Mr Ryan recounts how the project began, 10 years ago. “In 1997, Ritz-Carlton invited me to do a project here. They are a management company, and saw that the market was underserved. They saw potential here. They tried to get the project done on their own and, when it did not happen, they decided to reach out to a developer. ‘If you make it happen, we will give you a brand and manage it,’ they told me.”

Completed in 2005, the homes are located on Seven Mile Beach, which stretches across the island from sea to sea. Residents also enjoy all of the Ritz-Carlton hotel amenities as well as restaurants, a golf course and water sports.

“The prime investment motivation here is on the real estate and people who do the research get excited about the potential here,” says Mr Ryan. “The average appreciation is 12 per cent a year for the past 17 years.” Bear in mind that this return is not taxed by the local authorities.

Mr Ryan did not stop after completing the Ritz-Carlton Residences and has begun to develop smaller houses on the resort property, which spans 144 acres from Seven Mile Beach to the North Sound. The property, including a marina, a golf course, a tennis centre and a driving range, is interconnected with a canal, which allows guests to get around using water taxis.

“We are creating a different product now that we have created a product with the recognition of a resort,” says Mr Ryan. He is attempting to bring the price below $1m, which he cheerfully describes as “a bargain”, and is also creating estate homes that cost $8m-$10m. The idea is to make the investments available to the merely wealthy, and not only those who fit in the “ultra-high-net-worth” bracket.

Most buyers in the Caribbean come from the US and Canada, but many also come from Europe. Access is the biggest problem for most of the islands. While there are direct flights from New York and Florida, people from the Midwest complain that they do not have that luxury. Flights from Europe can similarly be a problem.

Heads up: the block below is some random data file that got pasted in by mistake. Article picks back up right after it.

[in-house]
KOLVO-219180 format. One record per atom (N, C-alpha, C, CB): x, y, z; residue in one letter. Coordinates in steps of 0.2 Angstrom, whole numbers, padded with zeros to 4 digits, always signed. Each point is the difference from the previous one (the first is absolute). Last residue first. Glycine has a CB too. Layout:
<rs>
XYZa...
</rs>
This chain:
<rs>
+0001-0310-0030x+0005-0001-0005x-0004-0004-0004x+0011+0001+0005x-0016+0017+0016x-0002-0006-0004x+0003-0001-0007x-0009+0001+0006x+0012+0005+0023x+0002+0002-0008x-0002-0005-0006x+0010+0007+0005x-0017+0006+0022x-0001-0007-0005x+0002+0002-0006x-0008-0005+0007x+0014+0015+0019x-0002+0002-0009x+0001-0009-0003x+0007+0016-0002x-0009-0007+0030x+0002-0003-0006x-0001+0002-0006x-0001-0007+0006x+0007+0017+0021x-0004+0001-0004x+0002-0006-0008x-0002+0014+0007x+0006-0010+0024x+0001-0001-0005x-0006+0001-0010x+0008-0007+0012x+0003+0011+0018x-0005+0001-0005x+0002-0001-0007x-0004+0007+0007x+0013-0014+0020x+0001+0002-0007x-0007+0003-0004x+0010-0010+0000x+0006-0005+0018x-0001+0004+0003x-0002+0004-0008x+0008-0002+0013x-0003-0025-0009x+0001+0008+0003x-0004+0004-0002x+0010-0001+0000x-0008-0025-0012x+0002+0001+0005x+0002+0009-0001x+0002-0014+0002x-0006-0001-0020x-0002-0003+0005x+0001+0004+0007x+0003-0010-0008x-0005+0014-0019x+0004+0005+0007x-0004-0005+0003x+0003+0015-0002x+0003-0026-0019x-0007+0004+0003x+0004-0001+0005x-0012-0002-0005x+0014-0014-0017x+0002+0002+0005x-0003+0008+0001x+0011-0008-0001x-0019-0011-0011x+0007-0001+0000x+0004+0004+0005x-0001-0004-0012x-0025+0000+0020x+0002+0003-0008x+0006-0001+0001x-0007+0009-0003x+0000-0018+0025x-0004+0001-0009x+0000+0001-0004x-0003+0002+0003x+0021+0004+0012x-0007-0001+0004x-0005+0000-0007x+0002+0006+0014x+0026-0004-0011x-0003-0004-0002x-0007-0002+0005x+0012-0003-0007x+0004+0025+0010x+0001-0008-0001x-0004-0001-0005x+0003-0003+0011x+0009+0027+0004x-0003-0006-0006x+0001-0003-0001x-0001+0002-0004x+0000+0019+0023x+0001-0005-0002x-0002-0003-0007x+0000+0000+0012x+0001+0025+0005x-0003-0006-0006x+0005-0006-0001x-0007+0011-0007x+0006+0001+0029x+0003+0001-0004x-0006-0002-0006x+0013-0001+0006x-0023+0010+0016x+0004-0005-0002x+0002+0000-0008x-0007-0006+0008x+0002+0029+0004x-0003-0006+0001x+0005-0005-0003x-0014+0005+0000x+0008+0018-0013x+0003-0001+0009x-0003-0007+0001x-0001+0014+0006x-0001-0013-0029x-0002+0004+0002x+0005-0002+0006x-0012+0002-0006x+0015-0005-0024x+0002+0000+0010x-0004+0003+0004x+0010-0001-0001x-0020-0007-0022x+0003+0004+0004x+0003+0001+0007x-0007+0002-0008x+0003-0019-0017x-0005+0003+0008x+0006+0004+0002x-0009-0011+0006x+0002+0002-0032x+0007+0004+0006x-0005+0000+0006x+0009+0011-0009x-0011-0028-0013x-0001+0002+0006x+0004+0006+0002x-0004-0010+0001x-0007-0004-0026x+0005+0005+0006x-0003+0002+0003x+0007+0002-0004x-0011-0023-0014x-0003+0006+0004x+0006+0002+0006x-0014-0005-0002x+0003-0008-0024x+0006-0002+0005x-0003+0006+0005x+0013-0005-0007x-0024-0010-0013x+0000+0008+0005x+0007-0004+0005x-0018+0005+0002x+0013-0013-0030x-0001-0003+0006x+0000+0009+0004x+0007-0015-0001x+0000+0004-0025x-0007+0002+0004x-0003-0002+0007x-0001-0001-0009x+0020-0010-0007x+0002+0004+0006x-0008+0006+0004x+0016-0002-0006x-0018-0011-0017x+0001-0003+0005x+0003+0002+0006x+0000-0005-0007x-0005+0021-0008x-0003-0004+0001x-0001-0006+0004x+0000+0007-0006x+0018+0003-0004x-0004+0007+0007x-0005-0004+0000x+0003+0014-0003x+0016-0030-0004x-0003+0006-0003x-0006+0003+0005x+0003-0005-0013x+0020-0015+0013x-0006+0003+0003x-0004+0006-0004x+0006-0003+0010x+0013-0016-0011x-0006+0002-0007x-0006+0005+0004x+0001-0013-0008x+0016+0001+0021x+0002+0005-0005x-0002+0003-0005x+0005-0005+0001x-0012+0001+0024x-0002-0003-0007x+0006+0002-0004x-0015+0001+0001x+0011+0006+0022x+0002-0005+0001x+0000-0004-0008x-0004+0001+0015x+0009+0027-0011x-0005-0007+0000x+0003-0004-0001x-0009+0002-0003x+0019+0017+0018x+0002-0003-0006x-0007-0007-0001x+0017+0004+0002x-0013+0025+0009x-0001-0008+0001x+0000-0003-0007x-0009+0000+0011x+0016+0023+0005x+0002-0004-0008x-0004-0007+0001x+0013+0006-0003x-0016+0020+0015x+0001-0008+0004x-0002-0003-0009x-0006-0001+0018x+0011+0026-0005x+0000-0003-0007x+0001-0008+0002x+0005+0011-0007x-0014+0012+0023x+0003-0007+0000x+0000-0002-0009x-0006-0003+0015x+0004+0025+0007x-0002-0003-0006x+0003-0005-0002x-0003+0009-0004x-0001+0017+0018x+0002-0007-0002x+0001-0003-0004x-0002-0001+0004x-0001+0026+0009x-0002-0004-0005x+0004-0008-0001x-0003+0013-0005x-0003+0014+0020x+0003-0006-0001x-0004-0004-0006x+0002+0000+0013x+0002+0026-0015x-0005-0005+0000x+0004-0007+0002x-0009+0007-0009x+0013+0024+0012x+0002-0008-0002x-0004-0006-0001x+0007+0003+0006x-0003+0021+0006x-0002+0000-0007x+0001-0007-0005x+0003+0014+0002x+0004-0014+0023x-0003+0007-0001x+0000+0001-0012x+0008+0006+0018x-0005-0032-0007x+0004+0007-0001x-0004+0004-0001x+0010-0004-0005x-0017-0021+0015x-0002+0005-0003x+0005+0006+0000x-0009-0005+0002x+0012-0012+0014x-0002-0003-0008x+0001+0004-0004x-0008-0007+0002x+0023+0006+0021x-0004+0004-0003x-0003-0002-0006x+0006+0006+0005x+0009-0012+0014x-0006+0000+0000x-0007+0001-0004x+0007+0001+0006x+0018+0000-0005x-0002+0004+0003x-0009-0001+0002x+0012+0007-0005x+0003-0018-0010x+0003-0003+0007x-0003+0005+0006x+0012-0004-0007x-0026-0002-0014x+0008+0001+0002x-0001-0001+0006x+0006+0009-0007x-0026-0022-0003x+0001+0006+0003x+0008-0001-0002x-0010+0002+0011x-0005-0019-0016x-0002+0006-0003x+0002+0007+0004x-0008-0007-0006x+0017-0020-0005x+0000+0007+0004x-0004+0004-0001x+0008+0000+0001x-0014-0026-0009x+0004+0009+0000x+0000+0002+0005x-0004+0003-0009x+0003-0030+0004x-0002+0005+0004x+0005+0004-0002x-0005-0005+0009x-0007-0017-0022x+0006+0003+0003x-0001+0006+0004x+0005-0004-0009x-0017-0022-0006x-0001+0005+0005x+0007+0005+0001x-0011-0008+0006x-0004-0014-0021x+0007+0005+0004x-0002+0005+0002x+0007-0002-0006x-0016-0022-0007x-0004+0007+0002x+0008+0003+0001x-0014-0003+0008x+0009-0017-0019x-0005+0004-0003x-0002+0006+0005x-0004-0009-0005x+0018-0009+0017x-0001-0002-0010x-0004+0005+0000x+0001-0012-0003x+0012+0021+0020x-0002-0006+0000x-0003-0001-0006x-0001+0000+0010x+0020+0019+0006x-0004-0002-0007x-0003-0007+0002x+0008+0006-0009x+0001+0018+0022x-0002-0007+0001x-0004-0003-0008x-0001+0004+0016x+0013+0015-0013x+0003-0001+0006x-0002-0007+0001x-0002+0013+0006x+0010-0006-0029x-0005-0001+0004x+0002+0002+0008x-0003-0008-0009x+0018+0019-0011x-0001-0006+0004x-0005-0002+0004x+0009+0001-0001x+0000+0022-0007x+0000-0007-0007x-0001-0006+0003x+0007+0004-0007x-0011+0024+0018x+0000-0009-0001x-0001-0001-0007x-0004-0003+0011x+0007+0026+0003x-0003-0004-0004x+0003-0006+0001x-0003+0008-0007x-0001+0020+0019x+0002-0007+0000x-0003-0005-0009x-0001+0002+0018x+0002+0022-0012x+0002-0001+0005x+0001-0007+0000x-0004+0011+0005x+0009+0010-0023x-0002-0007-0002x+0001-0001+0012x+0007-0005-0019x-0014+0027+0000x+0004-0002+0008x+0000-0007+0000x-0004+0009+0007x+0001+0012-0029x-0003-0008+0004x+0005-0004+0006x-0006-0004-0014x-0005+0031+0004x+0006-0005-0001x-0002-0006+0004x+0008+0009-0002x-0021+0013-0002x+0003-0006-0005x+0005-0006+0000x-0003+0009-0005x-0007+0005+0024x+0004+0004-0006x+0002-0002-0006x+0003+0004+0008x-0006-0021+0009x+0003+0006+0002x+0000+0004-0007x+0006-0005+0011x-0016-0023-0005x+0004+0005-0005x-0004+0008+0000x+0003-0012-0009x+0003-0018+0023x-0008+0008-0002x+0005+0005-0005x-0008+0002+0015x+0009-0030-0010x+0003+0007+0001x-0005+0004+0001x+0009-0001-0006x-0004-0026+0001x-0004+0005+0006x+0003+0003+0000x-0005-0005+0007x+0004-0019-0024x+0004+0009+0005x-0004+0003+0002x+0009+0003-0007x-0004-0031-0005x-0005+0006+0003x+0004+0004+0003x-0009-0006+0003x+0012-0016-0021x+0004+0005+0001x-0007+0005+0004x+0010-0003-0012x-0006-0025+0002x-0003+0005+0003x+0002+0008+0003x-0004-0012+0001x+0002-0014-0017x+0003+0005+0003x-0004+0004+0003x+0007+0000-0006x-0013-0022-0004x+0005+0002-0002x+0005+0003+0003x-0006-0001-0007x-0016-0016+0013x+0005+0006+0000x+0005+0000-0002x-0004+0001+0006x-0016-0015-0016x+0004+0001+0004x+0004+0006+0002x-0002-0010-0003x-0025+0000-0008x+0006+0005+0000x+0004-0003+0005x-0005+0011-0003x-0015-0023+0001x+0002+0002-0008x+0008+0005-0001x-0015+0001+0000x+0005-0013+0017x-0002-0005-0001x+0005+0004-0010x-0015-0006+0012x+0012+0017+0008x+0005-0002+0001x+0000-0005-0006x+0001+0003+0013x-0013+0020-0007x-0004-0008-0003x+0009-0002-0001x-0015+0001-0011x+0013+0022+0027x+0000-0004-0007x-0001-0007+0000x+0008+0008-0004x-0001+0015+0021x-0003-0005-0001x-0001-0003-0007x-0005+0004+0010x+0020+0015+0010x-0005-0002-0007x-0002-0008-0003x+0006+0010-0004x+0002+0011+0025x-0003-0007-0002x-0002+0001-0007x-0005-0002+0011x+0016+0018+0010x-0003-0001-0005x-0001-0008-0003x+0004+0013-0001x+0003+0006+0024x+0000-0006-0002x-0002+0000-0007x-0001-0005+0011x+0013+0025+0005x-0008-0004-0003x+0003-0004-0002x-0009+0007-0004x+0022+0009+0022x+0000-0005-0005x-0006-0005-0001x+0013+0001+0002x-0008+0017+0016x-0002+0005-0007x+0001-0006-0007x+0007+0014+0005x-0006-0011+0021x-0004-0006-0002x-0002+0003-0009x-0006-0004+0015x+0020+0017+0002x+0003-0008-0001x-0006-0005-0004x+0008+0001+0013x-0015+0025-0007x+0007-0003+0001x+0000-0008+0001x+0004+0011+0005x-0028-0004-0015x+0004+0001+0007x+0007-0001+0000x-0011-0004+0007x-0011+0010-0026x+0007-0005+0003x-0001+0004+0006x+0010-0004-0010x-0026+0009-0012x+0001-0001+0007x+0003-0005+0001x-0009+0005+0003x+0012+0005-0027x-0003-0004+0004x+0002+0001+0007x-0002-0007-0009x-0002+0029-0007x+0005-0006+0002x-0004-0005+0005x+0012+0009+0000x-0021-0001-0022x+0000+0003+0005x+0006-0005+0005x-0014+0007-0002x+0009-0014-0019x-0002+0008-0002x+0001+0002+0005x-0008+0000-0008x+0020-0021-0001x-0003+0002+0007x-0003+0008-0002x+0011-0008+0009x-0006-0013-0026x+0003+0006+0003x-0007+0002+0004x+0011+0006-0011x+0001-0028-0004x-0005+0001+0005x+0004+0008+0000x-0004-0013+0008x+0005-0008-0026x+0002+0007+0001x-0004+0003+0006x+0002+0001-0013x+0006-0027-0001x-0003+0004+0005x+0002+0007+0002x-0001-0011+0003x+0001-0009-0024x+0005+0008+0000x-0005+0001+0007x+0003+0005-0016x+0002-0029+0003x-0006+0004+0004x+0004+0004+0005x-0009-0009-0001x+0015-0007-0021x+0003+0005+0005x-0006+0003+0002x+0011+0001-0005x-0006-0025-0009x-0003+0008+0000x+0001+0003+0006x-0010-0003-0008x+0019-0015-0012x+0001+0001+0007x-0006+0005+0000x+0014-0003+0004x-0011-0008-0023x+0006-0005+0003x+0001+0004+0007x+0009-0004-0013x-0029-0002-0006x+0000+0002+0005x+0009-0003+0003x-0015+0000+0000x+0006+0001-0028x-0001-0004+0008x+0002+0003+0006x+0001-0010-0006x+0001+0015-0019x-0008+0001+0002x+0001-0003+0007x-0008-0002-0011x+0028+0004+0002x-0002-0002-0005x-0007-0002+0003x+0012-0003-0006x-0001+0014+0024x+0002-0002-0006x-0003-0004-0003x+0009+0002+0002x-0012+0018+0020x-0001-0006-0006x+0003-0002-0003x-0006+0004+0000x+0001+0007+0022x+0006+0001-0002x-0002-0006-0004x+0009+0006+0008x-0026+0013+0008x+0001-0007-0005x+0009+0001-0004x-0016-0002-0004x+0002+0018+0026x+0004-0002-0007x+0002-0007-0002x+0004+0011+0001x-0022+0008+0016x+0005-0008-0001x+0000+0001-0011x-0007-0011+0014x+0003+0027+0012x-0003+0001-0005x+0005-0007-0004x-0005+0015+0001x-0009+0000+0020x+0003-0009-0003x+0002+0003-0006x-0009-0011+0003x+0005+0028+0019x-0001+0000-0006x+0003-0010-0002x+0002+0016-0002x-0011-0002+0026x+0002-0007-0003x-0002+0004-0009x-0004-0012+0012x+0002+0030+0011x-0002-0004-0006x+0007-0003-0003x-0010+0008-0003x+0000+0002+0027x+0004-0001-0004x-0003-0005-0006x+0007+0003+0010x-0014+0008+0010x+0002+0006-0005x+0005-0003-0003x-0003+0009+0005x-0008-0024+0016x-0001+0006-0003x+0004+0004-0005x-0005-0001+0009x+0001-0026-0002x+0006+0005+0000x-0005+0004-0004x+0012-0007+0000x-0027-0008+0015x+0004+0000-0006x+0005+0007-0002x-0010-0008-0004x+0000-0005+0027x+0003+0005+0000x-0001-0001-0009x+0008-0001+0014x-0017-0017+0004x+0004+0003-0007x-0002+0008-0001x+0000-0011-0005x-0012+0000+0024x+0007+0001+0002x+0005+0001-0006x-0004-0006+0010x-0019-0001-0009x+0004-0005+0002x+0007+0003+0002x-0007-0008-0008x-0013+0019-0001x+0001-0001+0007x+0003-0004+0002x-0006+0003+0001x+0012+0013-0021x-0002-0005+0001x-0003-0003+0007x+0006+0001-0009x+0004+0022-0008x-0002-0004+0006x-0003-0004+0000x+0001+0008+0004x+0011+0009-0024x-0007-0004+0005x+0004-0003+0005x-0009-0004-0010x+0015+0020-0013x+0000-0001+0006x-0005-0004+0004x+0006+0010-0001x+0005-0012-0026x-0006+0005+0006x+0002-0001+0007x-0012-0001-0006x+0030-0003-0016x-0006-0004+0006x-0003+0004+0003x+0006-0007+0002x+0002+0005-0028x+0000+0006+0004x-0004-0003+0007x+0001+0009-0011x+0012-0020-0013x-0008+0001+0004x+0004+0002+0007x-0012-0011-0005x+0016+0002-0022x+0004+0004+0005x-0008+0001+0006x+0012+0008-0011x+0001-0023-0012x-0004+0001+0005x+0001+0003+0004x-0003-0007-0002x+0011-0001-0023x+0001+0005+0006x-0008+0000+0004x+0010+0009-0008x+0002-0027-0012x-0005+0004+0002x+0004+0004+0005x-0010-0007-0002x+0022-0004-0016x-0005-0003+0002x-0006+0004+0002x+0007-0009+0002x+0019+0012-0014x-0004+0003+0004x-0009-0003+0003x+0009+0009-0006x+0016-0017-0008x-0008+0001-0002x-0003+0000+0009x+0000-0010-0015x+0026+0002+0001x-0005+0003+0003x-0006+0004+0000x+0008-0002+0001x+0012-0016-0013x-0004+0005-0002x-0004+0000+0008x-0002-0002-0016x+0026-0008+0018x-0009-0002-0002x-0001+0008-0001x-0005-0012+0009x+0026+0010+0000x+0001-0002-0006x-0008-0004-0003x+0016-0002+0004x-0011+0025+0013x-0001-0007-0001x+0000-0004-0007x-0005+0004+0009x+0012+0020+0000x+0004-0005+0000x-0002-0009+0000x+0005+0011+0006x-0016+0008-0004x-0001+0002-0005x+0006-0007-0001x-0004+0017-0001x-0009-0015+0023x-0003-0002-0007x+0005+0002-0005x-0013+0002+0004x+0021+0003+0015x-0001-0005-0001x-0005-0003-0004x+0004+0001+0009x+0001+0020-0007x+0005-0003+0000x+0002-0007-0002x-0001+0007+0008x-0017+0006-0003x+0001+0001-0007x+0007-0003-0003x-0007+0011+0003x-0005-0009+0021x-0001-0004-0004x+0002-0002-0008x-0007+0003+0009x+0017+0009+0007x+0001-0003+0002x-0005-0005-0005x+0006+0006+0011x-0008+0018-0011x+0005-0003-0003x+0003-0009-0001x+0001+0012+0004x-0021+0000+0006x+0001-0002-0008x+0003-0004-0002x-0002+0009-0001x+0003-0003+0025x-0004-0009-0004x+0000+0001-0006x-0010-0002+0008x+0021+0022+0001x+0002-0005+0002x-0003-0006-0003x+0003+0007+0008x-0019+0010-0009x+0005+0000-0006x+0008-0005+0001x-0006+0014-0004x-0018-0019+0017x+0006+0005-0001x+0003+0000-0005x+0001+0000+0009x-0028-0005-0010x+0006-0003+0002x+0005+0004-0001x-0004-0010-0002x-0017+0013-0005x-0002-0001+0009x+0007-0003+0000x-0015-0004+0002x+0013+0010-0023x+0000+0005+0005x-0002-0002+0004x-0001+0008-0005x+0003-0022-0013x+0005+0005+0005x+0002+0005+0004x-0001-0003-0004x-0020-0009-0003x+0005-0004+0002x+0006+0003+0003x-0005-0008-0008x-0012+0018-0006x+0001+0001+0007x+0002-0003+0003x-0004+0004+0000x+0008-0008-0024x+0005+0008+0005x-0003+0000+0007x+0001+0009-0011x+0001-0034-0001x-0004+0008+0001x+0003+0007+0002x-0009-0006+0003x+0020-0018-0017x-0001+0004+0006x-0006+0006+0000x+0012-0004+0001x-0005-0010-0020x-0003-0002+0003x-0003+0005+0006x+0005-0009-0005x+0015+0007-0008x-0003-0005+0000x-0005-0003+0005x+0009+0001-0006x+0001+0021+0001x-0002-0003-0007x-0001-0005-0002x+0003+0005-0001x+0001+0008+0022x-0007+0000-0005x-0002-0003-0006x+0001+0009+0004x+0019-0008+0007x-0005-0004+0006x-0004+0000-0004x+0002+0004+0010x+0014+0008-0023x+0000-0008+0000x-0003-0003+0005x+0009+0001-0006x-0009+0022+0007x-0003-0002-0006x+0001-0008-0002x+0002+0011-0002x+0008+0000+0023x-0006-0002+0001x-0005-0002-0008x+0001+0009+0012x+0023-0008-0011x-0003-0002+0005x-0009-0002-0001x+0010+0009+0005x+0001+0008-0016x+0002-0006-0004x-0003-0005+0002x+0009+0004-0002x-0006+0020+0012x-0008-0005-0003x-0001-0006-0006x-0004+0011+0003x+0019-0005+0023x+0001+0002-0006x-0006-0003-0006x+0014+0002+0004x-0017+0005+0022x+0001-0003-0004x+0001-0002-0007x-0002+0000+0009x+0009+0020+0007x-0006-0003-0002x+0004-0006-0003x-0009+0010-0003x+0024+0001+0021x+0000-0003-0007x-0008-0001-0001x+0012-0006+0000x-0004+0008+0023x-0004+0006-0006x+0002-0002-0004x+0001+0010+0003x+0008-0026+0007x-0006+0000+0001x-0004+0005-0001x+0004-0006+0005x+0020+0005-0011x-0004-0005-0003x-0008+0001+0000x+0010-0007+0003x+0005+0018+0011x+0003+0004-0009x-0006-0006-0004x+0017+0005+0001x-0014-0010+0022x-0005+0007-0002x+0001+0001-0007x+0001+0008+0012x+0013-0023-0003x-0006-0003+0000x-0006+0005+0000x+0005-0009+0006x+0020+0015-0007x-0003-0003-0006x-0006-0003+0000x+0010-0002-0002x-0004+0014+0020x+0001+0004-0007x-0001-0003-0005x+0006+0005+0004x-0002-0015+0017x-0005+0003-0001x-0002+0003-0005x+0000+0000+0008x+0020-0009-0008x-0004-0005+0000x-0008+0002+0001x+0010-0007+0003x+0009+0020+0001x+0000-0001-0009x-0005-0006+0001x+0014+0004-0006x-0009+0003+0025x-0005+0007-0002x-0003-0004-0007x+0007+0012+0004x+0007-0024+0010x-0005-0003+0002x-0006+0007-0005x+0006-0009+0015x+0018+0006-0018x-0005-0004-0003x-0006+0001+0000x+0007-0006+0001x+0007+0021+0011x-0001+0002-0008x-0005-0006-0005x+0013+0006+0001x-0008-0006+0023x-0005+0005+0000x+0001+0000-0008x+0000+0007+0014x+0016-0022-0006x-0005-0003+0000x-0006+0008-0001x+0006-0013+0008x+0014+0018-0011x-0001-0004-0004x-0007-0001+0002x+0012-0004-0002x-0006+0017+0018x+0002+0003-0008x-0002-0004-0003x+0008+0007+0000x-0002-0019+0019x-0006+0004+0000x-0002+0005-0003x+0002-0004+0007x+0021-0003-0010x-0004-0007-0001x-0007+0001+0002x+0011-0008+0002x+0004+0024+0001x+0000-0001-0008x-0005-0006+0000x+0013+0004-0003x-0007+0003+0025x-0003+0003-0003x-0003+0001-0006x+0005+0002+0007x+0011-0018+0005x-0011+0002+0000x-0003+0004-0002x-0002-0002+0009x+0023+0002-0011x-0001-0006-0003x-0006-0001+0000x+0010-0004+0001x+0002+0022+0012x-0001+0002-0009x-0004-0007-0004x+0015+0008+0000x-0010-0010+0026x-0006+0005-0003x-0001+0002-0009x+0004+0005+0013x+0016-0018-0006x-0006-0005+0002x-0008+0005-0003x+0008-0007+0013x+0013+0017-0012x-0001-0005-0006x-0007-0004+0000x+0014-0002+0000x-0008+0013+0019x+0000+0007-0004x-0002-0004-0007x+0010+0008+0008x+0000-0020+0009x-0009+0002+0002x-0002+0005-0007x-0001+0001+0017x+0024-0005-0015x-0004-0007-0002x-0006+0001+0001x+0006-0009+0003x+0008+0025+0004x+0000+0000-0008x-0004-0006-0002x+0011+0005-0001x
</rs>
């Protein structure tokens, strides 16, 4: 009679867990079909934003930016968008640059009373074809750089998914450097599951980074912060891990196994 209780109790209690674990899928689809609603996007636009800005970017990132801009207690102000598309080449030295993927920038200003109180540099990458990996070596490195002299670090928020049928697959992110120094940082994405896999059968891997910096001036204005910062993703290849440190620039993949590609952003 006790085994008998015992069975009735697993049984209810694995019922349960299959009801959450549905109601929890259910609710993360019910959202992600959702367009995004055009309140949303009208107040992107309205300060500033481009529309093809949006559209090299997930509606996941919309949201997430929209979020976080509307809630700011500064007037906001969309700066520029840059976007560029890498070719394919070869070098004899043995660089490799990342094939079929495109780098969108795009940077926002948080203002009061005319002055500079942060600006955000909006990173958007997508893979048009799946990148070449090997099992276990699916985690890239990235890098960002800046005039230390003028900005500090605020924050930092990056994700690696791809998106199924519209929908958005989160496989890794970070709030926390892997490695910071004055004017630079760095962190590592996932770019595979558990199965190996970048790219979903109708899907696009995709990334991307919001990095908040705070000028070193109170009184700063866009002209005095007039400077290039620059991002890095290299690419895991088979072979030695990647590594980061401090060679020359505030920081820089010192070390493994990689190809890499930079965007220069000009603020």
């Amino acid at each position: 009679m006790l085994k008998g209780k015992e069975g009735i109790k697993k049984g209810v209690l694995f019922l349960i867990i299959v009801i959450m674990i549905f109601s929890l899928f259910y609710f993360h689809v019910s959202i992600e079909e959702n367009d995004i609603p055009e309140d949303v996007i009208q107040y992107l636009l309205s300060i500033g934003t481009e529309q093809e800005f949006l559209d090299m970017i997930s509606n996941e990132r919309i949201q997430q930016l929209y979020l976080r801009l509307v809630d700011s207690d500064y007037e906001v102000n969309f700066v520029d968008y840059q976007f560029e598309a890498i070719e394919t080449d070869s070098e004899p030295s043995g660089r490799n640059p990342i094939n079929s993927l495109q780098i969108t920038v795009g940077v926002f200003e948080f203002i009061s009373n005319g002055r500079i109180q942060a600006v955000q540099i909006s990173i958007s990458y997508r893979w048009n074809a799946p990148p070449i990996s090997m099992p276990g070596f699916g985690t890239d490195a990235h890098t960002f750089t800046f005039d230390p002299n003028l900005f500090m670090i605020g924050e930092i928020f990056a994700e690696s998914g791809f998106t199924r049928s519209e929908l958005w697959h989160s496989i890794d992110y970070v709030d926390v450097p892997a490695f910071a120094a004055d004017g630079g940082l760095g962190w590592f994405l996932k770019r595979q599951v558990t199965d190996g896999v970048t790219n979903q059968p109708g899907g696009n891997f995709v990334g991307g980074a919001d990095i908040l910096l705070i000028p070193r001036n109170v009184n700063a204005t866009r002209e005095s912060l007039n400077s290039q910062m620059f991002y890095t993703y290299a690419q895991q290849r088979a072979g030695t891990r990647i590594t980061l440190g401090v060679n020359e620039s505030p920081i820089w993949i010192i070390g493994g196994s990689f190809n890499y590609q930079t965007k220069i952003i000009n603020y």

Cayman Airways has daily direct flights from Miami and Fort Lauderdale and they are launching a direct flight from New York’s JFK airport three days a week beginning later this month.

Rising popularity and availability of private jets companies, which do not require full or partial ownership of an aircraft, has contributed to easier access to the islands for wealthy individuals. A private equity investor from the Midwest bought his three-bedroom Ritz-Carlton apartment in 2006. His decision to buy came down to convenience rather than cost.

“Owning the residence allows me to use it whenever I would like, and on short notice. I don’t have to worry about availability or the higher cost during peak travel periods. It works out cheaper than paying for the hotel at peak times.”

And, of course, he has the chance to make a profit when he sells the apartment. “I did not buy the residence for investment purposes, but I am confident that it will turn out to be a good investment.”

The thing he likes most about the island is that it is absolutely safe. He does not fear for his children being kidnapped for ransom, a possibility in some other Caribbean islands.

The only thing he complains about is the lack of direct flights from his city. If there were flights he could take on Friday evening and return late Sunday evening, he says, he would be beside the beach every weekend.

As in the restaurant business, with luxury homes it is location, location, location. And investors seem confident that the Caribbean, sun, sand, sea and a short hop from the US, is where buyers want to be.